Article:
No More School Absenteeism for Girls. Period.
Kinshasa, Haut-Katanga, and IDP Camps in North Kivu, The Democratic Republic of the Congo
Forcier is pleased to announce that in collaboration with our partner Catholic Relief Services, we have recently been awarded the Best Local Non-For-Profit Case Study by the ESOMAR Foundation in their “Making a Difference” competition. Our winning research was conducted in the Democratic Republic of the Congo and aimed to assess the knowledge, attitudes, environment, and practices regarding menstruation and its effect on school absenteeism for girls.
Every month girls face an additional barrier to their education, their period. Our research highlighted one stark evidence:
"On average, one in four girls missed at least one day of school in the last three months due to menstruation."
This number was even higher in the more remote and rural settings within the DRC. For us, studying the relationship between menstruation and education means more than just attempting to understand absenteeism. Our goal was to provide strong field-based evidence to NGOs, the DRC government and all actors in the health and sanitation field. We believe that good research must go far beyond simple statistics, which is why we always choose to adopt a holistic approach to data collection and analysis. Which in this case included extensive research surrounding community attitudes, beliefs, and hard to see implications. We found that for girls, having their period implicates more than just missing school, it also means an increase in vulnerability to unwanted pregnancy, early child marriage, ridicule and parents withdrawing their daughters from school at an early age. All of these outcomes are major barriers to girls’ education and their overall ability to succeed in adulthood.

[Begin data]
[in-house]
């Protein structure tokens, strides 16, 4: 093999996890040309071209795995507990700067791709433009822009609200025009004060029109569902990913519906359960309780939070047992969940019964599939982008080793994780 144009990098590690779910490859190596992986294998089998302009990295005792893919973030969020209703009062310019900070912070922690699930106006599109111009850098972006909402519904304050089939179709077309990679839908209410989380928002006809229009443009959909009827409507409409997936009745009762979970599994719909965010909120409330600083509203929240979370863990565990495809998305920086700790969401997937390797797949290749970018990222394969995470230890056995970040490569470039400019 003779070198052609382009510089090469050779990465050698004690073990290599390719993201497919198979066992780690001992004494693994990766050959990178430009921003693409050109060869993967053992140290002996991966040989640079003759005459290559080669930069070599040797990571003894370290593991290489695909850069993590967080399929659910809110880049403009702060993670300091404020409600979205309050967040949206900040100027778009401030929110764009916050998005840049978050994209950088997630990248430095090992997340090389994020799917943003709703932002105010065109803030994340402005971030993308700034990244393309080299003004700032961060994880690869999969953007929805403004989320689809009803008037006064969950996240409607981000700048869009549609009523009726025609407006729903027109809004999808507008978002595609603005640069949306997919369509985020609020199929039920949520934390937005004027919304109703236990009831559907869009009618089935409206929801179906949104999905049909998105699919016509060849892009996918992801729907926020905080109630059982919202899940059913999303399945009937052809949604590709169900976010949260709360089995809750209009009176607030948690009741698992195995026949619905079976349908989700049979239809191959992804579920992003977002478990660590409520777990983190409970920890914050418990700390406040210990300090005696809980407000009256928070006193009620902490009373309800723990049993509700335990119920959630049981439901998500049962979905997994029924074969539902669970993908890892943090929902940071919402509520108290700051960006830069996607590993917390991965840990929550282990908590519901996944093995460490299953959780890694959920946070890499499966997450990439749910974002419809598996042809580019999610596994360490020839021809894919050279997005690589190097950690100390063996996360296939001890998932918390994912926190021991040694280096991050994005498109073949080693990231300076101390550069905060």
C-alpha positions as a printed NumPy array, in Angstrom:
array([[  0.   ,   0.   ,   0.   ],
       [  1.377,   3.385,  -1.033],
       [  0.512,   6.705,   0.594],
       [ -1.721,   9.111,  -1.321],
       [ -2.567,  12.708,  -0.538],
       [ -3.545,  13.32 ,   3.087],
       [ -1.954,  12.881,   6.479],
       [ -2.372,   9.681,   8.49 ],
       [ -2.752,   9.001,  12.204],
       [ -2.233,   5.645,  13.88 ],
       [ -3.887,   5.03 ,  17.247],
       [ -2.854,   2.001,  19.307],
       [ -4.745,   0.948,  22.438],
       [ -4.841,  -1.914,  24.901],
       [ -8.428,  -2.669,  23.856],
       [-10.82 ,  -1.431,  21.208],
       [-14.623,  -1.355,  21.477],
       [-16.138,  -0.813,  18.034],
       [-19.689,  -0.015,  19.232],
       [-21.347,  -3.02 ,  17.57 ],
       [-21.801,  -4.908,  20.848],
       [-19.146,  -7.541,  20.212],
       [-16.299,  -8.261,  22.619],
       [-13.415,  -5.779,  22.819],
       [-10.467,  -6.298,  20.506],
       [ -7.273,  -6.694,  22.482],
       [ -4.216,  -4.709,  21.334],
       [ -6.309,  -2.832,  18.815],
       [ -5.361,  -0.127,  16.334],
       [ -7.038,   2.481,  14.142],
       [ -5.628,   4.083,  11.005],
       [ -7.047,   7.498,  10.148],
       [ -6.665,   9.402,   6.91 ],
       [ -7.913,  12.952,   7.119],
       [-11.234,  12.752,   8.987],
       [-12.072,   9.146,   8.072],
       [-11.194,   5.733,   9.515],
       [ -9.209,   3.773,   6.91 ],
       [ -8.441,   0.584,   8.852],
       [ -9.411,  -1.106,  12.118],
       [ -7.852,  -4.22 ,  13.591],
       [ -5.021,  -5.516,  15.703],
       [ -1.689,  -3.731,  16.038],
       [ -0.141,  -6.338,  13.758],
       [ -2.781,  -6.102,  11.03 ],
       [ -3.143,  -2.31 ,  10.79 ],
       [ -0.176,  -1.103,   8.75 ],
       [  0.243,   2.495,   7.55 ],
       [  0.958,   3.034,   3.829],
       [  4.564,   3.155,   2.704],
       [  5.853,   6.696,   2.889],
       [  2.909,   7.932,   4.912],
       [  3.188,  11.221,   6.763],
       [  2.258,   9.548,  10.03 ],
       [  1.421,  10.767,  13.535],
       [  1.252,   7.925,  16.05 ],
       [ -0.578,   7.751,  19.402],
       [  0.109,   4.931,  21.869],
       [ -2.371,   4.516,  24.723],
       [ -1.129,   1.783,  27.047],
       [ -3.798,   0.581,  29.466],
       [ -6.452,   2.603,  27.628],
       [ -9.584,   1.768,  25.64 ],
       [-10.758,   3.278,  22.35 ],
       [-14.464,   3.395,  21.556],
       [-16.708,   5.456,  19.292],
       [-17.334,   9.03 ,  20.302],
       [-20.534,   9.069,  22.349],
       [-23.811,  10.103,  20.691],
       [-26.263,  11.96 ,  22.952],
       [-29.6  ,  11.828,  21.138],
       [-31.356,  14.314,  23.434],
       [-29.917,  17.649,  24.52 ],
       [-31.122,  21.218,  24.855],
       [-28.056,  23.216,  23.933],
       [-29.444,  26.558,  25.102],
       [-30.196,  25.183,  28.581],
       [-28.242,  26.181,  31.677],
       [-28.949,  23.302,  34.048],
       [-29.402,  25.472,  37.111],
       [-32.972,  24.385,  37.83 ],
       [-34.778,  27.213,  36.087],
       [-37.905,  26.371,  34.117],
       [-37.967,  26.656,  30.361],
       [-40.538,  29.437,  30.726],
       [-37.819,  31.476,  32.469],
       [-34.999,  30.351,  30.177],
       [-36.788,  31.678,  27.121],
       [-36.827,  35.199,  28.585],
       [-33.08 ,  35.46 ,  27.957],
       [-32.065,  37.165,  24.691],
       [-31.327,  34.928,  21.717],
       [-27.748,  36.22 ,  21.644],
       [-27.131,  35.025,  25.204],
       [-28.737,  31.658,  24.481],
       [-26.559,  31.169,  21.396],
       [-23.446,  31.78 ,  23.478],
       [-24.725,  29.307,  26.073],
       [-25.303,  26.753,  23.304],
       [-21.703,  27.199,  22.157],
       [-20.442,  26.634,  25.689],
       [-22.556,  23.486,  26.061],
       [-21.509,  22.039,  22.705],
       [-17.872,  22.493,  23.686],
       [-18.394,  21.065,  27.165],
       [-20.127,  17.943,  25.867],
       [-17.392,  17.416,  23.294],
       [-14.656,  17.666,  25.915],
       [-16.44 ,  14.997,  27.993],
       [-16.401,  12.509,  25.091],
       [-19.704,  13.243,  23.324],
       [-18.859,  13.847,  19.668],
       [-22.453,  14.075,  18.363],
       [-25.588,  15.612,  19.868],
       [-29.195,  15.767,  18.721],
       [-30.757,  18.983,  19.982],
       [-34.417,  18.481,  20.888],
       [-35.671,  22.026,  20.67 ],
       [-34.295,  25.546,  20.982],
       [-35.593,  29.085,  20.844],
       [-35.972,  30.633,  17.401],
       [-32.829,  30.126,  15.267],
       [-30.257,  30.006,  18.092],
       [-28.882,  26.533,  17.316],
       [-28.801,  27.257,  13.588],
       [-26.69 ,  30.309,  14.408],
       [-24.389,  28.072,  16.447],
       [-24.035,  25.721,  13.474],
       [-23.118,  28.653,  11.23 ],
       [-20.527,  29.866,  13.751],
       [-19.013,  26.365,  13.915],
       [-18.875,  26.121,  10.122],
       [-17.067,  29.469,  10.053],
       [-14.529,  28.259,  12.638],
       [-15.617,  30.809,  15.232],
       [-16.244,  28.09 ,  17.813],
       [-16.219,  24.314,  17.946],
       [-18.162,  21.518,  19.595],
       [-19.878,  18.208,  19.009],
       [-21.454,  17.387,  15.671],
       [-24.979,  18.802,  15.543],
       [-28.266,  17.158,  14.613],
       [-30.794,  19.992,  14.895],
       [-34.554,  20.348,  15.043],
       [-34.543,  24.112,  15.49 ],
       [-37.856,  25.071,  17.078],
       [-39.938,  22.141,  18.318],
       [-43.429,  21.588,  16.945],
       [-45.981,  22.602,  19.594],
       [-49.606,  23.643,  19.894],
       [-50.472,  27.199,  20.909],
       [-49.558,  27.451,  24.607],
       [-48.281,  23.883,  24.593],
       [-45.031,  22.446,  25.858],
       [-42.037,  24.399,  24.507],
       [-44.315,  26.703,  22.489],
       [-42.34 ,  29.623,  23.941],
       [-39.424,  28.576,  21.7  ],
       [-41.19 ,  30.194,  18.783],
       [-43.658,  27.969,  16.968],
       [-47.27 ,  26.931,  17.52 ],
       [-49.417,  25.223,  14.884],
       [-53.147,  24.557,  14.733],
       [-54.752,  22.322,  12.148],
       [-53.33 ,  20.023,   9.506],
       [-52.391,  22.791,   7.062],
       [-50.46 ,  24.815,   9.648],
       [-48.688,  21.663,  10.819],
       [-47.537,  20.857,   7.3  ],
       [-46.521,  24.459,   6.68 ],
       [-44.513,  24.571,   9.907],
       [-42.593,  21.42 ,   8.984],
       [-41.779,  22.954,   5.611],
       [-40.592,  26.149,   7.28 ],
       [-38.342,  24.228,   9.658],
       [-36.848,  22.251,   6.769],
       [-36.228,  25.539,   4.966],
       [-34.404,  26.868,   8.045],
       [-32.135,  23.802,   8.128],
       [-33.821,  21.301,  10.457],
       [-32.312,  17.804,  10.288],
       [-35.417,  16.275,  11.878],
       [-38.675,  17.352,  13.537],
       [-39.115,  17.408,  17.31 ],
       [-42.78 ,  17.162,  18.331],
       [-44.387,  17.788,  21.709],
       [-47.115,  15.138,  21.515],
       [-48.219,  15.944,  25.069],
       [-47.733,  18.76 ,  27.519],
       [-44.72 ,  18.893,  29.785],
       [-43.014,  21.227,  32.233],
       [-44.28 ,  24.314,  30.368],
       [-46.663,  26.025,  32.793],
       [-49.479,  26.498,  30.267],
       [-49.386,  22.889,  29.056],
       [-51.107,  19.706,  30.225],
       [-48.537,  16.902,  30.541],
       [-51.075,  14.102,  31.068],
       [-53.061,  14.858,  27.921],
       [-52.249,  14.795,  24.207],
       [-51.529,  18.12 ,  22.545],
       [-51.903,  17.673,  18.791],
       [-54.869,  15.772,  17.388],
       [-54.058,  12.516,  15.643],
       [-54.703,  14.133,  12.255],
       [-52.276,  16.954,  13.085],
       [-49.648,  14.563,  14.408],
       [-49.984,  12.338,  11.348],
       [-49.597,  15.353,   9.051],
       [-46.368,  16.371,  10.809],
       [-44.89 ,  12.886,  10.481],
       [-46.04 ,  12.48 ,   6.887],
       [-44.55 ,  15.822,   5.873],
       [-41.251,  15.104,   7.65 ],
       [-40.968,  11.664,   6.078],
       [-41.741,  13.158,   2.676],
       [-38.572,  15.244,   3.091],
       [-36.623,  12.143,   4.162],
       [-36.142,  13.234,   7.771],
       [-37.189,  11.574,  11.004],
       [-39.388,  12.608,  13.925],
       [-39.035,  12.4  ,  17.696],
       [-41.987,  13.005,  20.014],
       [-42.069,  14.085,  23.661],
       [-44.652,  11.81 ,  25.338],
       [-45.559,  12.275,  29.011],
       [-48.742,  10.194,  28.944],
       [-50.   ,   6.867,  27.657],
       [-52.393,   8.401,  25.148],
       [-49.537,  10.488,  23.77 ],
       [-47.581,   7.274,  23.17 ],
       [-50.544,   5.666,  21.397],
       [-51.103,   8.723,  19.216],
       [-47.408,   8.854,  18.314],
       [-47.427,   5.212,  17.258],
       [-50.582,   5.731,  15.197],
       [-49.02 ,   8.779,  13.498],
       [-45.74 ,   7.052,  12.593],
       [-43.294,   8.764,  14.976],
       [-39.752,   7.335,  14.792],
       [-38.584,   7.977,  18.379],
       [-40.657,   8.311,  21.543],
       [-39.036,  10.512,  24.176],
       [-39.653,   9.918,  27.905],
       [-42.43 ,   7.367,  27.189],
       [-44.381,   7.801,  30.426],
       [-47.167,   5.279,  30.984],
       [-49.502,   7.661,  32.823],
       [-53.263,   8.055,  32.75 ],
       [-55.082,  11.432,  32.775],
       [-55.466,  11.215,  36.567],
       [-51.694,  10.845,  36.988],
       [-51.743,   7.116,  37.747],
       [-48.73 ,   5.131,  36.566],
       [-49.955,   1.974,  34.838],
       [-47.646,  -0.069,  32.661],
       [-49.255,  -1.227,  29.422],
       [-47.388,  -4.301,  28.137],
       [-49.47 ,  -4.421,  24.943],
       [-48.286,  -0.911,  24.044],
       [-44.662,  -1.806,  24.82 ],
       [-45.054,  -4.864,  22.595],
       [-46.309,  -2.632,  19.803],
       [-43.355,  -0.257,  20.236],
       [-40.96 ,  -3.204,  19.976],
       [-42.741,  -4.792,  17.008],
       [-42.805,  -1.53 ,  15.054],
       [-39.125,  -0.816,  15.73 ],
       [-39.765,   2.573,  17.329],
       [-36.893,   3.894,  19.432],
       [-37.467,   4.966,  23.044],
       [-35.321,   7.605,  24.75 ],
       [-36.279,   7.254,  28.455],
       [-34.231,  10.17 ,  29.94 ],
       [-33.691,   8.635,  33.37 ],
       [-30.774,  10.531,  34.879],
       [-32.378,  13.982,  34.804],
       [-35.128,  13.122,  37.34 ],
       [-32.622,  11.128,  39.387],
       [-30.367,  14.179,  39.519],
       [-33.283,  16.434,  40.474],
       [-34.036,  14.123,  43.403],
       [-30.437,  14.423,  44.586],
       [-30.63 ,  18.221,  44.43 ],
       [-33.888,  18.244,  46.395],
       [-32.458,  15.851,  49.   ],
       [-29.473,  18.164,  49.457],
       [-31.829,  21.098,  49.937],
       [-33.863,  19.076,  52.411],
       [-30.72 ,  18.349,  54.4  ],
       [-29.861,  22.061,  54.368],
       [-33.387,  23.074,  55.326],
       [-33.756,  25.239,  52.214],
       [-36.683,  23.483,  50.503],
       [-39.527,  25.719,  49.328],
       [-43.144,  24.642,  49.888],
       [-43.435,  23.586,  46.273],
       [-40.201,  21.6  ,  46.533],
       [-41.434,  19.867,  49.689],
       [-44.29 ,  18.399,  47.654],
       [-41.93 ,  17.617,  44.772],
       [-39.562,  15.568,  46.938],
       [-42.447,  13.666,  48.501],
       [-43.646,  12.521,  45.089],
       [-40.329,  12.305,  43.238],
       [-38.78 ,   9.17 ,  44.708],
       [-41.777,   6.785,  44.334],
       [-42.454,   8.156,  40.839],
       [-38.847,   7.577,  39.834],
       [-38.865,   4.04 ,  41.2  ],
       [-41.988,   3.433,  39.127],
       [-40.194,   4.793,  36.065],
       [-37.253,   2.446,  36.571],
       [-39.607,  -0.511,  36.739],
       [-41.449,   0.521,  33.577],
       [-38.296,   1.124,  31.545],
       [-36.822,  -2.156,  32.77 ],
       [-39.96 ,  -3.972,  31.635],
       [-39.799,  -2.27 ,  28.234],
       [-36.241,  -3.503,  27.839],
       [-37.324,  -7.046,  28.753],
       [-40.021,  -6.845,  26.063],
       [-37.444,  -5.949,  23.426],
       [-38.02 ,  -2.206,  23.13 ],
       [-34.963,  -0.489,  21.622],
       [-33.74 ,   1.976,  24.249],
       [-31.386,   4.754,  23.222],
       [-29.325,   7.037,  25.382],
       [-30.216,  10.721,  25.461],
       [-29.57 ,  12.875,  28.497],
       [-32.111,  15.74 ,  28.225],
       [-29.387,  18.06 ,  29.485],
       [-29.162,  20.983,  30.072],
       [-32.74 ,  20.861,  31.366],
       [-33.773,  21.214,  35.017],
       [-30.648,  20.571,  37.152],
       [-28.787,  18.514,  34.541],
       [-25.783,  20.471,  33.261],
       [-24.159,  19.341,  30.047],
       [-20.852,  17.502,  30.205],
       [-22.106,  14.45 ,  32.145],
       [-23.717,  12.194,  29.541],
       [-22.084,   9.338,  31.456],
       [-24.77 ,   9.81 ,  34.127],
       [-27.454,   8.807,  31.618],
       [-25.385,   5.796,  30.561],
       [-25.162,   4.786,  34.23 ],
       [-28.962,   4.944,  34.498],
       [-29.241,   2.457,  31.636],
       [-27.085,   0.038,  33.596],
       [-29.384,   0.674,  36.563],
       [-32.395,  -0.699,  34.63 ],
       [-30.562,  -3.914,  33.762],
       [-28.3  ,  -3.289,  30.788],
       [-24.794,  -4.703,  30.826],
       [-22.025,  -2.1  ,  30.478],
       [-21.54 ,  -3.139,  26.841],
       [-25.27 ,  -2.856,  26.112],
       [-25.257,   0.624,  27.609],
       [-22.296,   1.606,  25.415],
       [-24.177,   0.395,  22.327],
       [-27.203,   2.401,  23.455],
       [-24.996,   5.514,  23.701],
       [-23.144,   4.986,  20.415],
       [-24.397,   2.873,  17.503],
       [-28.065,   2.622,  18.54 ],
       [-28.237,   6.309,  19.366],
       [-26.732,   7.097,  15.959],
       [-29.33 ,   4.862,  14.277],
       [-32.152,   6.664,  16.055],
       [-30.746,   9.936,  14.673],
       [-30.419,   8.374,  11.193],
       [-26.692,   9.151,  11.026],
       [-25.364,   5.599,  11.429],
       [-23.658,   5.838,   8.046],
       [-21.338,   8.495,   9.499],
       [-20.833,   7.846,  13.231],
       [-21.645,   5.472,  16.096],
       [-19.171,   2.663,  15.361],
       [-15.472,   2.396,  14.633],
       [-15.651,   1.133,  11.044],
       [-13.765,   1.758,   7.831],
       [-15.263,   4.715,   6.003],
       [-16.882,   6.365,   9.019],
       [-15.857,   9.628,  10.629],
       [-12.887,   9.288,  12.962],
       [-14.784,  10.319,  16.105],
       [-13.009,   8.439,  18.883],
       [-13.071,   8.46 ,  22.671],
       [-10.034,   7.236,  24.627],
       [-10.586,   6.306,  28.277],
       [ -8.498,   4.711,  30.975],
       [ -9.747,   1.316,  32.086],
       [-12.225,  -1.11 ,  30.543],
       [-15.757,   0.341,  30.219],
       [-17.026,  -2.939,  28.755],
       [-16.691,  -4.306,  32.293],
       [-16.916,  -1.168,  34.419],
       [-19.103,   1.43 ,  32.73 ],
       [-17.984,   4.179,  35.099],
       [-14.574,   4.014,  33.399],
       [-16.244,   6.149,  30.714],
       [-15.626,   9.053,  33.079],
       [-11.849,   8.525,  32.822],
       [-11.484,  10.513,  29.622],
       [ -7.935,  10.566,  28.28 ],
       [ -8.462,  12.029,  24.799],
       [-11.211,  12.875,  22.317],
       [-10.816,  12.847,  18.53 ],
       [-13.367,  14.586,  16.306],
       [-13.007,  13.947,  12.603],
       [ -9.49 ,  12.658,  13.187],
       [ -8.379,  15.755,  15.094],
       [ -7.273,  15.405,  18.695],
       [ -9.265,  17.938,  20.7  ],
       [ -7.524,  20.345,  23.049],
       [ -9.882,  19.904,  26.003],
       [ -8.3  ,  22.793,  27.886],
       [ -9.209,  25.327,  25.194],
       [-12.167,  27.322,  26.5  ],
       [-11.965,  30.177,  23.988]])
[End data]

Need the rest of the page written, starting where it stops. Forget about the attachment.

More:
Surveying girls, the Right Way.
We teamed up with our partner Catholic Relief Services, with funds from UNICEF, to carry out 18 months of operational research to better understand the relationship between Menstrual Hygiene Management (MHM) and girls’ attendance at school in the provinces of Kinshasa and Haut-Katanga, as well as in camps for IDPs in North-Kivu. This allowed for a comprehensive analysis in urban, rural, and emergency contexts.
In order to garner a broad understanding of the different barriers menstrual hygiene can represent for women, it was essential to collect information from the various groups of people who can influence how girls and women manage their menses. Forcier designed a mixed methods approach, which included substantial quantitative surveying and qualitative interviews. In total, 2601 quantitative surveys were conducted with 10 to 17 year old girls and their female guardians and 1022 quantitative surveys were conducted with 10 to 17 year old boys. Additionally, to provide complementary qualitative information, 60 focus group discussions were conducted with girls, fathers of girls, teachers, community leaders and health practitioners. To ask questions to 10 to 15-year-old girls in camps for displaced persons, an especially vulnerable population, child psychiatrists used dice games to make them more comfortable discussing these issues and to overcome taboos about menses. It is by seeing research as more than just numbers, but through a holistic lens that allows Forcier to tailor surveys from the interviewee point of view to ensure data collection on sensitive topics is completed.
Forcier will be presenting the case study at the ESOMAR Conference in Berlin on September 23-26.
Forcier Consulting Group